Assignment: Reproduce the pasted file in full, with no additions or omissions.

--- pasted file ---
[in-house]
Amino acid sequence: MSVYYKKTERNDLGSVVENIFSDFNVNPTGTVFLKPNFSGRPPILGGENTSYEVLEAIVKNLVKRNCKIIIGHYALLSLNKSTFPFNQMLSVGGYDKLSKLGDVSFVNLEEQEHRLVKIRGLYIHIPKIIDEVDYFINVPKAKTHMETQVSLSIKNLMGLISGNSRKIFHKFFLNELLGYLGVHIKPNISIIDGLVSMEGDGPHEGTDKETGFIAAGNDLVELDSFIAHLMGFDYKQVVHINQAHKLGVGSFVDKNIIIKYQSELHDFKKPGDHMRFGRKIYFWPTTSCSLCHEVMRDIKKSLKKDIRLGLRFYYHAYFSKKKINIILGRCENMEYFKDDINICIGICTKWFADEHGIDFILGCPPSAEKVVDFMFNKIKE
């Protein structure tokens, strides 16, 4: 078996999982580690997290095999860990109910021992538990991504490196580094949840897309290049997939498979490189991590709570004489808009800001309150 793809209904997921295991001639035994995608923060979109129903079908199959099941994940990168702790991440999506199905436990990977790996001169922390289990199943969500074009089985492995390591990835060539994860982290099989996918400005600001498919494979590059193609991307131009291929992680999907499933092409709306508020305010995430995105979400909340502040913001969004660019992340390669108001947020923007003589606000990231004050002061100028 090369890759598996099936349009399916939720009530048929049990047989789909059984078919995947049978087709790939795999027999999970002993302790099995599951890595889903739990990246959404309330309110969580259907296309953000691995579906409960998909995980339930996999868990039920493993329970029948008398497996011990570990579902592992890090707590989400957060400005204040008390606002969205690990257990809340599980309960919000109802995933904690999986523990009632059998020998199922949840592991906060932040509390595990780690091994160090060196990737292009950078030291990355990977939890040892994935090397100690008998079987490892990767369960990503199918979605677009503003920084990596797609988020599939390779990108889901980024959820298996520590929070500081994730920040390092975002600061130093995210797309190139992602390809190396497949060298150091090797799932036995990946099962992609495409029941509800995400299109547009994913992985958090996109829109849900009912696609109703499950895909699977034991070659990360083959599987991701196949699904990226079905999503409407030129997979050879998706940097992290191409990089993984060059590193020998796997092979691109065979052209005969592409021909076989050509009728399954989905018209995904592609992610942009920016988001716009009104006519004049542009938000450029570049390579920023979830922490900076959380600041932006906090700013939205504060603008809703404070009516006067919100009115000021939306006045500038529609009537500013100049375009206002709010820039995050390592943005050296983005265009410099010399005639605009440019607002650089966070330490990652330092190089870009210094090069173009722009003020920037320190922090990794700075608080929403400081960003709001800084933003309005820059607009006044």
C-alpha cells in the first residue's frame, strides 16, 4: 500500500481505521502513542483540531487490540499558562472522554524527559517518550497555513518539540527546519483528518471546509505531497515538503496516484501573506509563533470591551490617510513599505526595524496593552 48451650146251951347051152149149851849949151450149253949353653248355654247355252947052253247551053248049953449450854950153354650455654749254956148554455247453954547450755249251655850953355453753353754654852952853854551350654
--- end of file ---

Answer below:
[in-house]
Amino acid sequence: MSVYYKKTERNDLGSVVENIFSDFNVNPTGTVFLKPNFSGRPPILGGENTSYEVLEAIVKNLVKRNCKIIIGHYALLSLNKSTFPFNQMLSVGGYDKLSKLGDVSFVNLEEQEHRLVKIRGLYIHIPKIIDEVDYFINVPKAKTHMETQVSLSIKNLMGLISGNSRKIFHKFFLNELLGYLGVHIKPNISIIDGLVSMEGDGPHEGTDKETGFIAAGNDLVELDSFIAHLMGFDYKQVVHINQAHKLGVGSFVDKNIIIKYQSELHDFKKPGDHMRFGRKIYFWPTTSCSLCHEVMRDIKKSLKKDIRLGLRFYYHAYFSKKKINIILGRCENMEYFKDDINICIGICTKWFADEHGIDFILGCPPSAEKVVDFMFNKIKE
């Protein structure tokens, strides 16, 4: 078996999982580690997290095999860990109910021992538990991504490196580094949840897309290049997939498979490189991590709570004489808009800001309150 793809209904997921295991001639035994995608923060979109129903079908199959099941994940990168702790991440999506199905436990990977790996001169922390289990199943969500074009089985492995390591990835060539994860982290099989996918400005600001498919494979590059193609991307131009291929992680999907499933092409709306508020305010995430995105979400909340502040913001969004660019992340390669108001947020923007003589606000990231004050002061100028 090369890759598996099936349009399916939720009530048929049990047989789909059984078919995947049978087709790939795999027999999970002993302790099995599951890595889903739990990246959404309330309110969580259907296309953000691995579906409960998909995980339930996999868990039920493993329970029948008398497996011990570990579902592992890090707590989400957060400005204040008390606002969205690990257990809340599980309960919000109802995933904690999986523990009632059998020998199922949840592991906060932040509390595990780690091994160090060196990737292009950078030291990355990977939890040892994935090397100690008998079987490892990767369960990503199918979605677009503003920084990596797609988020599939390779990108889901980024959820298996520590929070500081994730920040390092975002600061130093995210797309190139992602390809190396497949060298150091090797799932036995990946099962992609495409029941509800995400299109547009994913992985958090996109829109849900009912696609109703499950895909699977034991070659990360083959599987991701196949699904990226079905999503409407030129997979050879998706940097992290191409990089993984060059590193020998796997092979691109065979052209005969592409021909076989050509009728399954989905018209995904592609992610942009920016988001716009009104006519004049542009938000450029570049390579920023979830922490900076959380600041932006906090700013939205504060603008809703404070009516006067919100009115000021939306006045500038529609009537500013100049375009206002709010820039995050390592943005050296983005265009410099010399005639605009440019607002650089966070330490990652330092190089870009210094090069173009722009003020920037320190922090990794700075608080929403400081960003709001800084933003309005820059607009006044």
C-alpha cells in the first residue's frame, strides 16, 4: 500500500481505521502513542483540531487490540499558562472522554524527559517518550497555513518539540527546519483528518471546509505531497515538503496516484501573506509563533470591551490617510513599505526595524496593552 48451650146251951347051152149149851849949151450149253949353653248355654247355252947052253247551053248049953449450854950153354650455654749254956148554455247453954547450755249251655850953355453753353754654852952853854551350654